1. Numerical Grade Equivalents
Mitchell Hamline School of Law grades on a letter grading system shown in Table 1 below.
|Letter Grade||Numerical Equivalent|
2. Pass/Fail Grades
Courses are ordinarily graded on an A-F scale. With the permission of the Vice Dean, Academic and Faculty Affairs, an instructor may offer a course on a Pass/Fail basis. If an instructor is offering a course on a Pass/Fail basis, they must announce this orally or in writing prior to or at the beginning of the semester. A student receiving a pass earns a grade of S (satisfactory) or a grade of P (pass), which is not computed in their cumulative G.P.A. A student receiving a fail earns a grade of “F”, which is computed in their cumulative G.P.A. There is no limit to the number of Pass/Fail credits a student may earn. Individual students may not elect to receive a Pass/Fail grade in a course that is letter graded with the exception of the pass/fail option in Section A.5 below.
3. Notice of Grading Criteria
The syllabus for each course will list grading criteria for the course.
4. Grading Policy
Mitchell Hamline School of Law mandates a mean of 2.9 for all 1L classes, including third semester blended learning courses, with an allowable deviation of +/-.13 to +/-.24, depending on the size of the class, as shown in the table below:
|Class size||Required Mean Grade||Maximum Allowed Deviation|
Mitchell Hamline School of Law mandates a mean of between 2.7 and 3.3 for all Upper Level (non-1L) classes, with the exception of Clinics and Long Paper courses; Clinics and Long Paper courses are not subject to the mandatory mean. Each instructor is required to calculate and articulate the mean when they submit grades to the Registrar.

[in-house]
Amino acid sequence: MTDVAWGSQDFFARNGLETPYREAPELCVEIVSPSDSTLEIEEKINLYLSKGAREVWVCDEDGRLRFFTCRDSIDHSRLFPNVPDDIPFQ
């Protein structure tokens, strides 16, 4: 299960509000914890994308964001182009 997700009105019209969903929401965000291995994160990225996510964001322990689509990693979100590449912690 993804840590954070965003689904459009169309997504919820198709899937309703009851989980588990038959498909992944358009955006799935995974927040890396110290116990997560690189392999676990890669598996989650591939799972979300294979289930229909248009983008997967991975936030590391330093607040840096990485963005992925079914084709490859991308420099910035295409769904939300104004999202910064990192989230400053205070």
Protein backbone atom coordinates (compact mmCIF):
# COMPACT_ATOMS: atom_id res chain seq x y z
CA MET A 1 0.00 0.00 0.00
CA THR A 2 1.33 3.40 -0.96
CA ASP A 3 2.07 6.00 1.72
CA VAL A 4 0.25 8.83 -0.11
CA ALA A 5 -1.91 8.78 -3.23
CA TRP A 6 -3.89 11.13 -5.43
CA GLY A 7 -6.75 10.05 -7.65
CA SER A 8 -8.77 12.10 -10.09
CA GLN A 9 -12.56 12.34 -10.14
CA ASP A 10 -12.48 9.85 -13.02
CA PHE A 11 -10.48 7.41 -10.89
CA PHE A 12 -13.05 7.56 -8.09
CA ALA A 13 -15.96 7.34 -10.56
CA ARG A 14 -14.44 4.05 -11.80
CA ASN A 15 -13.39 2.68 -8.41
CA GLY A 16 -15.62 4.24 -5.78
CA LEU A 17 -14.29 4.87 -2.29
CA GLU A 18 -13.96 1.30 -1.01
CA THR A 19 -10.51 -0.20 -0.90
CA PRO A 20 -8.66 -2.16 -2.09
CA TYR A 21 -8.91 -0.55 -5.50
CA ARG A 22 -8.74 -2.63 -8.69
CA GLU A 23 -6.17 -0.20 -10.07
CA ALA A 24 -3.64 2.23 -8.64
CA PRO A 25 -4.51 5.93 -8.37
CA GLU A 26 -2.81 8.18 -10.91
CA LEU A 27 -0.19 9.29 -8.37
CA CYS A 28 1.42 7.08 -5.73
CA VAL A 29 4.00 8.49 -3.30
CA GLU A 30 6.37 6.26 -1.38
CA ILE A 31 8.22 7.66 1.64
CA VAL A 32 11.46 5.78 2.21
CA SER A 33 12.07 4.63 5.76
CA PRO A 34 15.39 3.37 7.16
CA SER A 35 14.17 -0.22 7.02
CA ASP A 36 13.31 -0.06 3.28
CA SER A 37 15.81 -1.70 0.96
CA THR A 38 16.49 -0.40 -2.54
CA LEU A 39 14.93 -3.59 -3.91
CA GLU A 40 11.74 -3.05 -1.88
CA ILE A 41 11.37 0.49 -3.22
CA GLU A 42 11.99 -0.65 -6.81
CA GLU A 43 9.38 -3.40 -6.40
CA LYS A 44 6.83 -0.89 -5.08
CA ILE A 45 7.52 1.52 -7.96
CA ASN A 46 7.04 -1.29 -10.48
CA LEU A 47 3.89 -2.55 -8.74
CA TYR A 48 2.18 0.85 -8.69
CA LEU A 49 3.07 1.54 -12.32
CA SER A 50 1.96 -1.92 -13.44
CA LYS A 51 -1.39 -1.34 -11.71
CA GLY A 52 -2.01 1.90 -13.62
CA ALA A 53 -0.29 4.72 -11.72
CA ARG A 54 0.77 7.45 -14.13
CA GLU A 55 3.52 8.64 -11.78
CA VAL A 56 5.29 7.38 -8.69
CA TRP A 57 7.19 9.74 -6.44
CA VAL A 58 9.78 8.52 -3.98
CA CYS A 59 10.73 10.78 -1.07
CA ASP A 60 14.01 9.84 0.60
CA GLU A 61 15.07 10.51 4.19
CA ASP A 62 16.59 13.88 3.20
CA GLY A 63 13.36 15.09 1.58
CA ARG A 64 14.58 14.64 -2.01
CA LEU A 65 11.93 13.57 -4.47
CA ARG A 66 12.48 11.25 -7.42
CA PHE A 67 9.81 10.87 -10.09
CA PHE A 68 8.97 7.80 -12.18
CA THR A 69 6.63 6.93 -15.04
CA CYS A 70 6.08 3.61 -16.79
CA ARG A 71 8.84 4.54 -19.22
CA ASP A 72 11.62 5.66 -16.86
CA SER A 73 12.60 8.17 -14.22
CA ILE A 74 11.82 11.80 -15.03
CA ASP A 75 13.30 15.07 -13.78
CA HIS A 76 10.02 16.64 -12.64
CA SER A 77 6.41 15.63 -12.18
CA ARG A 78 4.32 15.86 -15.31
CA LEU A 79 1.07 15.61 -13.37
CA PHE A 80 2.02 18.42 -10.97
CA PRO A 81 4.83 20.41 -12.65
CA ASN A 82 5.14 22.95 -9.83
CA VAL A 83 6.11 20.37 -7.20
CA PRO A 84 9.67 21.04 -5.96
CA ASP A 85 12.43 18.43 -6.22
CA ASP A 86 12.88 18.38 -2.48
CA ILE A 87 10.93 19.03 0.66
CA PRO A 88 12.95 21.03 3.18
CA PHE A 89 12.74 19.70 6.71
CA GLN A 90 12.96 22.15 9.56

If the mean falls below 2.7 or above 3.3, then before submitting grades to the Registrar, the instructor must offer to the Vice Dean, Academic and Faculty Affairs an explanation of one or more factors that justify the deviation. Such factors include, but are not limited to:
- Class size (i.e., very small)
- Method of evaluation (e.g., exercises rather than final exams)
- Average GPA of class members (e.g., higher than the mean)
- Class objectives (e.g., to master rather than simply practice specific skills)
- Nature of student work required (e.g., team or group work)
- Multiple assessors
- Course requirements (e.g., number of hours)
The Vice Dean will sign off on the deviation OR will contact the instructor for further discussion. The Vice Dean will also report to the faculty at regular intervals regarding the deviations.
5. Pass Option
Subject to the limitations set forth hereafter, excluding independent research and clinical courses, a J.D. student may elect to convert a letter grade in any non-required course, other than those designated by the Vice Dean, Academic and Faculty Affairs as not available for the pass option, to a “Pass” represented by a “P,” for “C-” or better work. A student may only convert a letter grade to a “P” in one course during the student’s entire law school career.
Students may elect to replace their passing grade with a “P” by filing with the Registrar at any time after registering for the course but not later than 5 calendar days after their last grade is posted for the semester or term in which that course was offered. This five-day period shall not be stayed to await the final determination of incomplete (“I”) grades. A student who receives an incomplete grade and has not yet exercised the one-time pass option may, after the “I” is converted to a letter grade, exercise the option to change that converted letter grade to a “P” by filing with the Registrar not later than 5 calendar days after the “I” grade is converted to a letter grade. Once the pass option has been exercised, the student cannot reverse that decision, even if hindsight proves that another choice would have been more beneficial.